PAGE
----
Rumi and Sham’s views were unified in terms of abiding by the Law, advancing religious practice from imitative to a con­scious level, and walking on the path of faith and love far from ostentation. There might have been small differences between them in terms of methodology. Rumi was cautious; Shams was ardent and enthusiastic. But if Shams had not come, Rumi would have been second Sultan al-Ulama. Maybe he would have written tales in the Mesnevi similar to those found in Mantiq al-Tayr of Farid al-Din ‘Attar (d. 1220 A. D.). Ardent love poems would not, however, have been written. The Divan-i Kabir would not have come to be. As Abdulbaki Golpinarli writes, “If Shams had not come, Rumi would not have become Rumi and would have remained a shaykh from the ranks of many shaykhs, a Sufi among countless Sufis. But it is also a fact that if Rumi had not seen Shams, nobody ever would have heard of Shams. Rumi was already ready for ecstasy He was like an oil lamp that was cleaned, filled with oil, its wick prepared. For this oil lamp to flare up, a spark was needed. Shams served that very purpose. And then Shams became like a moth to that flame. He gave his life to it and joined the light. Shams was a mirror to Rumi. Rumi saw in him the truth encompassing the whole universe and himself. And he fell in love with himself and praised himself. ”

Shams of Tabriz is just a pretext.
We are the one praised in beauty.
We are the one praised in grace.
But to conceal this truth from the public, he said:
“He is the graceful King and we arc the poor. ”

If people were able to see what was in themselves and the truth in each other like Rumi and Shams, the world would become a paradise. Human beings would live in constant peace, wars would disappear, all the weapon factories would close, and there would be no hunger in Africa or elsewhere. The world would live in comfort. Rumi says: “Our bodies that we see in this world are actually the shadows of our real existence. In fact, we live above these shadows. “

In the world we live in today, in the age of the atom, in an age where people are chasing only after materialistic gains; aren’t there no more Rumi’s or Shams? New saints are not com­ing from the Khorasan region to Anatolia. They are not com­ing, but the Islamic countries are not empty. How well spoke Baba Kemal Khojandi: “Do not think that die lovers of God, the saints have all gone and the city of love has become empty The world is filled with people like Shams of Tabriz, but where arc the men like Rumi to see the truth in them?”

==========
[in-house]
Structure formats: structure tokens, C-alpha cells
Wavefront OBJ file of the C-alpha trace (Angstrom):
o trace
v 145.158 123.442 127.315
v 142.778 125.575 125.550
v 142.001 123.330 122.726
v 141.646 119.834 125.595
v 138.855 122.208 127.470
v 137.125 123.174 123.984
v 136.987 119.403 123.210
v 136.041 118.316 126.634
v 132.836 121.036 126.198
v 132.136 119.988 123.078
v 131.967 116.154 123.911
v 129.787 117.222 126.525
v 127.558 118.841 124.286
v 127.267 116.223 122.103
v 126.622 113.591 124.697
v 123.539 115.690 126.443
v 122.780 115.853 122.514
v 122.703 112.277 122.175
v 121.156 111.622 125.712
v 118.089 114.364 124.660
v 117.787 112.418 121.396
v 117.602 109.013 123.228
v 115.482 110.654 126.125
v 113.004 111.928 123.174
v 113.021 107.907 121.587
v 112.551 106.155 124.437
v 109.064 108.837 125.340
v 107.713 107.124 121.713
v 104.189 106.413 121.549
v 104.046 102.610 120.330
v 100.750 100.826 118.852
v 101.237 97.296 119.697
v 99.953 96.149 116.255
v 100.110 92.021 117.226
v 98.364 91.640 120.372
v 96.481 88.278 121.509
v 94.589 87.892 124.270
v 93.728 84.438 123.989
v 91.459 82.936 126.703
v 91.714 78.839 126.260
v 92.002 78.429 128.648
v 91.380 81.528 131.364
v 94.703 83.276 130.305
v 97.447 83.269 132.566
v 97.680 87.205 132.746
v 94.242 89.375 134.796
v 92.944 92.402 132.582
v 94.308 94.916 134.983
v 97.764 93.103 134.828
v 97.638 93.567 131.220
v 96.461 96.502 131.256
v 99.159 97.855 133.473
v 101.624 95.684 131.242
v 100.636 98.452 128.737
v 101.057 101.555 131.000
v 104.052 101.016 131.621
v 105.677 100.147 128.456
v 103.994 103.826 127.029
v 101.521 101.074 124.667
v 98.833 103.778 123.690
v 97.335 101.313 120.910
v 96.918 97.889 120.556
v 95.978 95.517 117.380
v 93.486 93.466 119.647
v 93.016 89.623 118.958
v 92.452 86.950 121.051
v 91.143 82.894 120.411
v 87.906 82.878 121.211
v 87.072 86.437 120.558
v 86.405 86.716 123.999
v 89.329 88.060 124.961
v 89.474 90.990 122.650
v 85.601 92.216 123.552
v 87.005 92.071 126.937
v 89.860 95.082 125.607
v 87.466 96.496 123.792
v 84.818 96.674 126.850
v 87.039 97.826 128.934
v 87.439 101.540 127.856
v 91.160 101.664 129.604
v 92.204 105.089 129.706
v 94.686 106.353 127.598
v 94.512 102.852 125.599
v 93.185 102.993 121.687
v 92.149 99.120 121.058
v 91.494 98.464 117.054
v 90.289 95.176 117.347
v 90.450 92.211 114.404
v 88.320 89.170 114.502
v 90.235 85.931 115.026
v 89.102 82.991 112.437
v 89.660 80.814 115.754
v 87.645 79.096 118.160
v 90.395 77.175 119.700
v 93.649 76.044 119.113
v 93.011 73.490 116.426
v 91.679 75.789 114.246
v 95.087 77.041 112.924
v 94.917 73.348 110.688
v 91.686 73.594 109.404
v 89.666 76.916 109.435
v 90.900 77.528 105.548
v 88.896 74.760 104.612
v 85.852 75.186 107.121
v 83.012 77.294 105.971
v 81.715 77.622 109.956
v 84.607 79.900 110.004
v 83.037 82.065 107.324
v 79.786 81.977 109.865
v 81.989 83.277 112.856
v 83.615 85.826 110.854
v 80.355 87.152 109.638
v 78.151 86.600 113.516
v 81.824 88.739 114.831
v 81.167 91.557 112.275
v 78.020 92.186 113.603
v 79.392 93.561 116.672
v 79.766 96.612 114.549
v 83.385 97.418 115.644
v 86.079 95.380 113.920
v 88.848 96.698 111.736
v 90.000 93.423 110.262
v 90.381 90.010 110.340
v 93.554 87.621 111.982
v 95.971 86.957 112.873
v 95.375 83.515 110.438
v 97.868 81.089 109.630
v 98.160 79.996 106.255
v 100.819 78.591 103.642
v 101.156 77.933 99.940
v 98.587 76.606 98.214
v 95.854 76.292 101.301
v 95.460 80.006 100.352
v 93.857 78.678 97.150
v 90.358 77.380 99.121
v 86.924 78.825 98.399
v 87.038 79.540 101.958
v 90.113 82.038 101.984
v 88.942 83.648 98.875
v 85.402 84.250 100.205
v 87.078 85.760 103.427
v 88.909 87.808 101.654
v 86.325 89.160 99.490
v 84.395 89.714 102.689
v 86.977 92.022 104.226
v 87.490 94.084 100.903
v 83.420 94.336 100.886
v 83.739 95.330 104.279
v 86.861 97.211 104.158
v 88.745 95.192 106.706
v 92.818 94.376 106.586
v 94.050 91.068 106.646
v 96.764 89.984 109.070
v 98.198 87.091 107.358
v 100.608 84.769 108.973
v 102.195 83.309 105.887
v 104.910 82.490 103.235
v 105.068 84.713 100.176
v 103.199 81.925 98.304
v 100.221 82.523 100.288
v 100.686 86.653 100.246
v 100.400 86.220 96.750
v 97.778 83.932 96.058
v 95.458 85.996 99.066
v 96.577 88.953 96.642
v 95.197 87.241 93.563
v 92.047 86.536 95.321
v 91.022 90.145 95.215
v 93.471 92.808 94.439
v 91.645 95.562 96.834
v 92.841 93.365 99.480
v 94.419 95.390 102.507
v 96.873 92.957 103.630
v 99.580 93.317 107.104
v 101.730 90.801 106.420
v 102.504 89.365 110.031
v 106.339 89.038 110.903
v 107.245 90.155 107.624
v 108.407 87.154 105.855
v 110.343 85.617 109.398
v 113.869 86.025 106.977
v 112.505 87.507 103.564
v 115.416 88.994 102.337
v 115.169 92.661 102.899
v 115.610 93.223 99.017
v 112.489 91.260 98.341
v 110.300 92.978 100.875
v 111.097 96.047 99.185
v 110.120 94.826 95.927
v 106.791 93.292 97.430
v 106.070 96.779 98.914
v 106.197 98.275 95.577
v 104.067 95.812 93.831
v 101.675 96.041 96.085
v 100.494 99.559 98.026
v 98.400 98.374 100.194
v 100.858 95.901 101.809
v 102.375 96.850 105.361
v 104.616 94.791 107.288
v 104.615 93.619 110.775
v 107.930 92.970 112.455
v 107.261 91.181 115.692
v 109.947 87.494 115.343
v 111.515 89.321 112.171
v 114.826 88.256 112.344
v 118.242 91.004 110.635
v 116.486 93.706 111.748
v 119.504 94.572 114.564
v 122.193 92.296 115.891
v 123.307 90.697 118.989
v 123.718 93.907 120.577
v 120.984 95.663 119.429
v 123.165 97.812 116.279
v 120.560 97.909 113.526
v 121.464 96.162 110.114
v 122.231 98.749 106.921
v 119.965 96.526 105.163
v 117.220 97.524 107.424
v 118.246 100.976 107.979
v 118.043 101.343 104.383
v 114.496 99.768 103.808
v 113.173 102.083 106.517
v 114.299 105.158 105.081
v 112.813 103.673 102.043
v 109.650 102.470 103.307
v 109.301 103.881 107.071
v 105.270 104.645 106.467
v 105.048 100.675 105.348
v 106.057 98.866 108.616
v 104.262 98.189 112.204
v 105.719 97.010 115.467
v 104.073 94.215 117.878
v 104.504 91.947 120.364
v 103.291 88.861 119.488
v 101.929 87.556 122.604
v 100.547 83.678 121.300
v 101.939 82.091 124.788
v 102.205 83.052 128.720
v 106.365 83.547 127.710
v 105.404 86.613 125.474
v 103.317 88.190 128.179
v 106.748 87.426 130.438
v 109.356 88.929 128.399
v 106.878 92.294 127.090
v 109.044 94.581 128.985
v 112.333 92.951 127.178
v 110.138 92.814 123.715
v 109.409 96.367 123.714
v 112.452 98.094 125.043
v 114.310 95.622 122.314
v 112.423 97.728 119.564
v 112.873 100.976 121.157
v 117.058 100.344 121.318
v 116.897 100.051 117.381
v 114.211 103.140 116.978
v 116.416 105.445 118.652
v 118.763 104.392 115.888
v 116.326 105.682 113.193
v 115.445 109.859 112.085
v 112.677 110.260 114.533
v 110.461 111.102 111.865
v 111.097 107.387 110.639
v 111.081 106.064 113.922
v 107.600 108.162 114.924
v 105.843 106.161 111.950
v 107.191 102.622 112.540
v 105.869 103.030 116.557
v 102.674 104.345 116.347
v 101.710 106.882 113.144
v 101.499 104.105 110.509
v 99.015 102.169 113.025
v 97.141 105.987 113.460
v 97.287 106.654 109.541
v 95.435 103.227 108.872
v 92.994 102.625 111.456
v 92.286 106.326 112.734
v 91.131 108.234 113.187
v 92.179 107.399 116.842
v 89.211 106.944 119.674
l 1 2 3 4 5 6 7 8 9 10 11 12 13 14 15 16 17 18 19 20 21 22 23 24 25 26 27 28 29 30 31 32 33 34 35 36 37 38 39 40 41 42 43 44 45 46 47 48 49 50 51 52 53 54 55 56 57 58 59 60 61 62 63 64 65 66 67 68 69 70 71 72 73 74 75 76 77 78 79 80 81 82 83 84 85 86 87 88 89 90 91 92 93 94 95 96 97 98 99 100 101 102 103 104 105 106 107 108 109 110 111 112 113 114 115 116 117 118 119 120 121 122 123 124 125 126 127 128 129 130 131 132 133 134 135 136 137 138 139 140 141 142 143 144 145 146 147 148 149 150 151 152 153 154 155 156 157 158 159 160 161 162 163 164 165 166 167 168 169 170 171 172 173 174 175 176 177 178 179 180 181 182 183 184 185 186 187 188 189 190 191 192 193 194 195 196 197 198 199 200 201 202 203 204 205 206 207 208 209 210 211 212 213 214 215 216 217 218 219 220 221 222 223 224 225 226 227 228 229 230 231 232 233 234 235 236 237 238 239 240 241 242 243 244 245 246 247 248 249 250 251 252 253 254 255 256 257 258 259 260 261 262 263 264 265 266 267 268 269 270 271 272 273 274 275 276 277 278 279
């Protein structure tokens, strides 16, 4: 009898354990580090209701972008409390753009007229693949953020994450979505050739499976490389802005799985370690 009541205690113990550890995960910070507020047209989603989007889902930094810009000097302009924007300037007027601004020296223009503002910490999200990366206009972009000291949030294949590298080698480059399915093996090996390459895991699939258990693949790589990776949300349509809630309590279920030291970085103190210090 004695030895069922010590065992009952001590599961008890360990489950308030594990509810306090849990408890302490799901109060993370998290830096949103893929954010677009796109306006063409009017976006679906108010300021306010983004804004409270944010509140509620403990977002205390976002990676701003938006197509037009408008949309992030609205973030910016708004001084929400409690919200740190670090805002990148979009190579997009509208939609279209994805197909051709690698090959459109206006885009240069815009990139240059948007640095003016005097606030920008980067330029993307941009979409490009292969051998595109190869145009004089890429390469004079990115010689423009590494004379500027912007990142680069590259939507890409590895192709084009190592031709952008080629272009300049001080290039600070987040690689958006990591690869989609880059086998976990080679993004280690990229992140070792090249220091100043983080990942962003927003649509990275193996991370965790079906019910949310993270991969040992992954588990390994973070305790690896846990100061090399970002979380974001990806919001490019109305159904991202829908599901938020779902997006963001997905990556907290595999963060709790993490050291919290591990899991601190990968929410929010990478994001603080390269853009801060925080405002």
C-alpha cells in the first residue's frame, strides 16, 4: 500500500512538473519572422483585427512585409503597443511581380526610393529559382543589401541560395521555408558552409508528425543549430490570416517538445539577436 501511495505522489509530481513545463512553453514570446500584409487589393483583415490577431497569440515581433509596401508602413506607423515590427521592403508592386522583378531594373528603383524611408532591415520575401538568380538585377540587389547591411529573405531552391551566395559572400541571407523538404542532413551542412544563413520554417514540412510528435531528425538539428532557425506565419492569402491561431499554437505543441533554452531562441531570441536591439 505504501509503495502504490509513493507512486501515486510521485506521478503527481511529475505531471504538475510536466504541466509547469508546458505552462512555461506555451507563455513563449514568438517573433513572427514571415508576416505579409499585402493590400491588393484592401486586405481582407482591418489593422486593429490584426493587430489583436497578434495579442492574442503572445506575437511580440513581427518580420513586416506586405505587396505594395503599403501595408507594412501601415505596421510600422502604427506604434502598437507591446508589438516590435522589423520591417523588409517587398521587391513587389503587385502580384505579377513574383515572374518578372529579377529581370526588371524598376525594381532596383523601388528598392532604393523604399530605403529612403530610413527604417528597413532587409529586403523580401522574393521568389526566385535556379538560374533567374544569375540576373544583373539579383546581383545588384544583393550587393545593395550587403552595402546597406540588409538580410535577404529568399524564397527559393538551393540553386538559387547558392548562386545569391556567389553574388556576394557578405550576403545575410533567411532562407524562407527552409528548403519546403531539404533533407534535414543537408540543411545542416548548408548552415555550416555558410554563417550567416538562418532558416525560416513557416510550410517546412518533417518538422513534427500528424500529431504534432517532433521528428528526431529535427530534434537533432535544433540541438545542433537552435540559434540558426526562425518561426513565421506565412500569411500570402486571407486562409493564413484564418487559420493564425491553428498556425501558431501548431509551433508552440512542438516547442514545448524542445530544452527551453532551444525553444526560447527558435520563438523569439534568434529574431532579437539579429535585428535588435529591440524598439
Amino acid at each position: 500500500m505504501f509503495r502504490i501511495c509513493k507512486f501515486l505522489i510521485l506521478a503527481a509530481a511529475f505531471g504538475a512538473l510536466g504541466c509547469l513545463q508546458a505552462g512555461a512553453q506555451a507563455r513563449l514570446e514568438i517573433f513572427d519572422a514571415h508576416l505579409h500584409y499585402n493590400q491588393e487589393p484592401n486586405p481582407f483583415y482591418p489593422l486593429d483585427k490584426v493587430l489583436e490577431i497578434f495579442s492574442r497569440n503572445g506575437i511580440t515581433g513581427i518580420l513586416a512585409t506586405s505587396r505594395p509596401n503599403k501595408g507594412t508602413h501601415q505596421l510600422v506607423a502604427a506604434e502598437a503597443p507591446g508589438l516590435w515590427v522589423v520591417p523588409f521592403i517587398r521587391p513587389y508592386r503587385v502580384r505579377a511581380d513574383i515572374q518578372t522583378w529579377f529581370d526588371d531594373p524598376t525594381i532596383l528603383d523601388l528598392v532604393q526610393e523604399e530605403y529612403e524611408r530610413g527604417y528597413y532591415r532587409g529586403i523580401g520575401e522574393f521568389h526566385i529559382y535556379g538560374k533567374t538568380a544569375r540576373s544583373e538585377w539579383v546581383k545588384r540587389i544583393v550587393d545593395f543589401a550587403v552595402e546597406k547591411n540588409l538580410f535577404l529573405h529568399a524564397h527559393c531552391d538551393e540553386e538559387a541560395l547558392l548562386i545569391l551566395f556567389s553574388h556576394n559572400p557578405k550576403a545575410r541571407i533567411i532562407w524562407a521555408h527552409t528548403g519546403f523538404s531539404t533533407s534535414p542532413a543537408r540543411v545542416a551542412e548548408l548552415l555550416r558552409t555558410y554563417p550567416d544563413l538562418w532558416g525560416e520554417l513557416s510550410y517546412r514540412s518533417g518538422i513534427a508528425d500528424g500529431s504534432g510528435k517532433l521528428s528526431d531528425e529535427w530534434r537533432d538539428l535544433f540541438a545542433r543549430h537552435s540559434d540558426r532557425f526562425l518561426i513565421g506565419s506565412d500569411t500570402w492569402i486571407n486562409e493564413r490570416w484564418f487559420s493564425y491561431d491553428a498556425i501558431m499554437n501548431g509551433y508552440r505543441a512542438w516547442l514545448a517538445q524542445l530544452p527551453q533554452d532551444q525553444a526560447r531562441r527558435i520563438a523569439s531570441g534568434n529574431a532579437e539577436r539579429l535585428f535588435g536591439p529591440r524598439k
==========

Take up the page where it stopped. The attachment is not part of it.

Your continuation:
Now Rumi gave up hope of finding Shams alive and -stopped looking for him. He understood that he would not be able to find Shams in Damascus or elsewhere, but as Sultan Valad put it, he found him in his heart. He had found him but his eyes were still looking for a friend of heart like Shams. Although his family, sons, friends, students, and disciples surrounded Rumi, he felt an emptiness inside, and he felt alone. Surely the greatest friend of humans is God. Doesn’t He say, “Wherever you are I am with you” Rumi expresses this truth as follows: “There is someone hidden here. Don’t think that you are alone. “

Bur Rumi was in need of a friend of God, a mirror, and a horizon of spirit like Shams who would share this feeling and let him sense what was within him. Without such a friend, he was unable to find peace. Yahya Kemal expresses this spiritual loneliness in his poem “Horizons”:

Spirit cannot live without horizons
Spirit searches for a spirit horizon
Those great prophets whose spiritual horizons were vast
But they are the exceptions beyond our discussion
They were very happy in this world
Living with their disciples and companions
What horizons and what nice spirits they had, O Lord!

Later on, Rumi would captivate the matter of the mirror of the spirit in a passage of the Mesnevi:

The soul’s mirror is naught but the face of the friend, the face of that friend who is of yonder country (the spiritual land).When your eye became an eye for my heart, my blind heart went and became drowned in vision.

I saw that you are the Universal Mirror unto everlasting: I saw my own image in your eye.

I said, “At last I have found myself: in his eyes I have found the shining Way.”

(But) my image gave voice from your eye (and said), “I am you and you arc I in (perfect) oneness.”

After Shams, Rumi’s friend of heart, mirror of spirit became Salah al-Din of Konya. Rumi escaped spiritual loneliness with this companion and friend of heart. He found peace and tranquility.

After Shams, Rumi’s friend of heart, mirror of spirit became Salah al-Din of Konya. Rumi escaped spiritual loneliness with this companion and friend of heart. He found peace and tranquility.





Fundamental’s of Rumi’s Thought: A Mevlevi Sufi Perspective by Şefik Can